Profiles Of America In Full EmploymentWith the jobless rate at a near 50-year low, employers are struggling to fill open positions. An NPR series looks at the consequences and impacts of an economy at full employment.
Tanisha Cortez waits on a table at a restaurant in Ames, Iowa. When the previous restaurant she worked for closed, Cortez applied to others and had job offers right away. Jobs are plentiful in Ames, a small city of more than 65,000 residents tucked amid farm fields north of Des Moines.
Olivia Sun for NPR
Courtney Hering, who is getting married next year, is planning a slightly more lavish wedding reception. After seven years at Kohler, she finally feels like she has found a professional home.
Sara Stathas for NPR
Sam Smith, Brittany Smith and their daughter Erelah outside their Charlotte home. The Smiths moved to Charlotte looking for change and opportunity. They are part of an influx of African Americans to Mecklenburg County, where the African American population has ballooned by 64% since 2000.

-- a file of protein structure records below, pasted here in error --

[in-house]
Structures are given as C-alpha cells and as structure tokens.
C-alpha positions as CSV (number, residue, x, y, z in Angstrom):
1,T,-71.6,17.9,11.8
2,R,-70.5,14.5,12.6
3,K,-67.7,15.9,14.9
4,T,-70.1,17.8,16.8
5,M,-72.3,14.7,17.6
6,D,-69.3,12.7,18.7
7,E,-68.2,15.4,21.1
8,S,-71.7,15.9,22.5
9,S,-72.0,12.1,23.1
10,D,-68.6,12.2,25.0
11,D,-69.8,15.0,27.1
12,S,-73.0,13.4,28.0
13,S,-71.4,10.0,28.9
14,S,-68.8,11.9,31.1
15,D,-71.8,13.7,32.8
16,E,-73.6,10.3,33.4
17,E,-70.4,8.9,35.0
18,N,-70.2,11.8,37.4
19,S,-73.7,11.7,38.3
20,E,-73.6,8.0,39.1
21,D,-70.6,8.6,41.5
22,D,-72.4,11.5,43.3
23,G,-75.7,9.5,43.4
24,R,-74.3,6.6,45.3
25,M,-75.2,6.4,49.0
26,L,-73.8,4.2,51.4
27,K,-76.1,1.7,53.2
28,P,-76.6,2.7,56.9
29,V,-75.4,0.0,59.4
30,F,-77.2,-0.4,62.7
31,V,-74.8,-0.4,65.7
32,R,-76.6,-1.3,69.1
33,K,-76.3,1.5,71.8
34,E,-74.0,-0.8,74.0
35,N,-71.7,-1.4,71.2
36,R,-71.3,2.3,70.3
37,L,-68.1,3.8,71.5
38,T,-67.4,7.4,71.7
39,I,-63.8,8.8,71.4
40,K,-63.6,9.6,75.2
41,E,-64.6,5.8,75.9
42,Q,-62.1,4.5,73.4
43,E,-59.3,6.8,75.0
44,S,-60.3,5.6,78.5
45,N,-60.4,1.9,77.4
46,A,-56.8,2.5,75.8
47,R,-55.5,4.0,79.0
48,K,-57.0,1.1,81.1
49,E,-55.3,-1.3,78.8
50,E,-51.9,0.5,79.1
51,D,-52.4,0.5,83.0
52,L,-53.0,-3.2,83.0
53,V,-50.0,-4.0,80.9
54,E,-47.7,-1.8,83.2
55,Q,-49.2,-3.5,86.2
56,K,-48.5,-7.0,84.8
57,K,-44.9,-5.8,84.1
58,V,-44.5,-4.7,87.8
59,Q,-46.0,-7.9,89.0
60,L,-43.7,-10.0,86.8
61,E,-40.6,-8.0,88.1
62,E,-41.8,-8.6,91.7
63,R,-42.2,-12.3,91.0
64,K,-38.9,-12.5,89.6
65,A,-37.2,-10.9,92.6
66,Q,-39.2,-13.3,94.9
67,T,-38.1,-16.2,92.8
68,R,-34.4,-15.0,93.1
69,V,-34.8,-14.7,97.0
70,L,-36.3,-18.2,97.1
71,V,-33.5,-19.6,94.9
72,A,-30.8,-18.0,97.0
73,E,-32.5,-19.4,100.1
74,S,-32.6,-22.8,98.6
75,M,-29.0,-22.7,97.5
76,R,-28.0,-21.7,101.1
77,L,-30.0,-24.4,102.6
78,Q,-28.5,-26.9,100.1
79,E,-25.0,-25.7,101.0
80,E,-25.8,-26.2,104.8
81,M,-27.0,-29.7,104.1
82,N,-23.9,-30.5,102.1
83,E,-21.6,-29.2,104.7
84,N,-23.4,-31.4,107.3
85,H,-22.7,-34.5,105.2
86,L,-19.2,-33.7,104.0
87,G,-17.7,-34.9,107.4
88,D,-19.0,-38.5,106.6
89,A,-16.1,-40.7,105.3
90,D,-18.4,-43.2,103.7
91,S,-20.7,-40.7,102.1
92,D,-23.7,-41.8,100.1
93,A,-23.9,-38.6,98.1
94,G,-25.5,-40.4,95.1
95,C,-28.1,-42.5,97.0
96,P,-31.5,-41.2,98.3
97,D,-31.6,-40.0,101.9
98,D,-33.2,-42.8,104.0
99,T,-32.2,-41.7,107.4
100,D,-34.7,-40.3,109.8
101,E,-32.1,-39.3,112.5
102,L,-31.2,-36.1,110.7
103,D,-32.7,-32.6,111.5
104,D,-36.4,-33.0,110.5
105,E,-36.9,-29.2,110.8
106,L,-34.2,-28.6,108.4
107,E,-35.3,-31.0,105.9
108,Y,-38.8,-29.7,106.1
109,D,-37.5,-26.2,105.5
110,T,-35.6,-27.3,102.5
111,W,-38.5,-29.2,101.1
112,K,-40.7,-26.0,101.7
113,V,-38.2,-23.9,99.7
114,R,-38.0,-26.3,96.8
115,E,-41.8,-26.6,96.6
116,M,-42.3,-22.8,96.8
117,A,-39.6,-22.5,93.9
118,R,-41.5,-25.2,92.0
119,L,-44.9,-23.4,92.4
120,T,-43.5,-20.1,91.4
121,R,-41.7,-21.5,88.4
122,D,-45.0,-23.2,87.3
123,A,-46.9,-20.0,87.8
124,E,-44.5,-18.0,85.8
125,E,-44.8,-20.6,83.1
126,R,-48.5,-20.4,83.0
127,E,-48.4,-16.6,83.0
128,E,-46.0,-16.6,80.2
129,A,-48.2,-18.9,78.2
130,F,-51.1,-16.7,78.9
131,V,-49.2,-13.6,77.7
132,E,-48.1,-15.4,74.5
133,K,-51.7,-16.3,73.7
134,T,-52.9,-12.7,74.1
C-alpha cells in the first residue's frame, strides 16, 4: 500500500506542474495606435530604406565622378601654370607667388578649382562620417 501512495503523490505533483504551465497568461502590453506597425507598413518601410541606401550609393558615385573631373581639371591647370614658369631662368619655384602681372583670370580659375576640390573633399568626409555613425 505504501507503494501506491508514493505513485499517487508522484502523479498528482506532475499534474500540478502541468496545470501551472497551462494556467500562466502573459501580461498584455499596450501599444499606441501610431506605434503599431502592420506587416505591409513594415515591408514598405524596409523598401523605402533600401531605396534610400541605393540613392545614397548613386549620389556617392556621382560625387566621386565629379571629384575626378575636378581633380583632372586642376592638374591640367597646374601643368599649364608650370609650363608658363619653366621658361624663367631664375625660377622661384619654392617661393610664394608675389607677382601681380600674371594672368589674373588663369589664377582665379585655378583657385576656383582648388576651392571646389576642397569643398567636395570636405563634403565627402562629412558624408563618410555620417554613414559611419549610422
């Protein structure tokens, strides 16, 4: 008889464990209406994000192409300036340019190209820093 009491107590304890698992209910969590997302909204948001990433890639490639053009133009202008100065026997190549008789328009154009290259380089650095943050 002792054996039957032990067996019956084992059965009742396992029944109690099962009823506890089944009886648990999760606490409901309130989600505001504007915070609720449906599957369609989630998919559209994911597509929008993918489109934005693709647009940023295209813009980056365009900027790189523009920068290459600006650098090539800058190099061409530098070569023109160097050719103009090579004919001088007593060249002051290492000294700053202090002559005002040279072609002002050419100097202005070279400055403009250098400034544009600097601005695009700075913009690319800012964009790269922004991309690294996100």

Swikar Patel for NPR
The Martinez family stands in front of their home in New Jersey. During a speech at her graduation, Alondra said to her parents: "Mamá, papá, lo logramos." Mom, dad, we made it.
Mohamed Sadek for NPR
Gaby Gemetti decided to leave the workforce after having her second child. In March she started a "returnship," a new type of program to recruit and retrain women like her who are looking to resume their careers. Here, Gaby and John Gemetti are seen with their children, Carlo and Gianna.
Courtesy of Shannon Wight Photography
Hot Job Market Is Wooing Women Into Workforce Faster Than Men
A lot of Iowa business owners in towns like Mount Pleasant are facing chronic labor shortages. One solution is to encourage more outsiders to come to the state, including immigrants.
"I had one day I worked six hours and made $50. It really wasn't worth it. ... But it doesn't happen that often," says Hilary Gordon, who works as a shopper for the grocery delivery app Instacart in a suburb of Sacramento, Calif. "The other day I worked 11-and-a-half hours and made $265. Great? No. But good."
Dani Izzie at her home in rural Virginia. More than a decade ago, she slipped in the bathroom and suffered a spinal cord injury that has left her unable to walk. She works as a social media manager for Spinergy, a company that makes high-performance wheels for wheelchairs.
Greg Kahn for NPR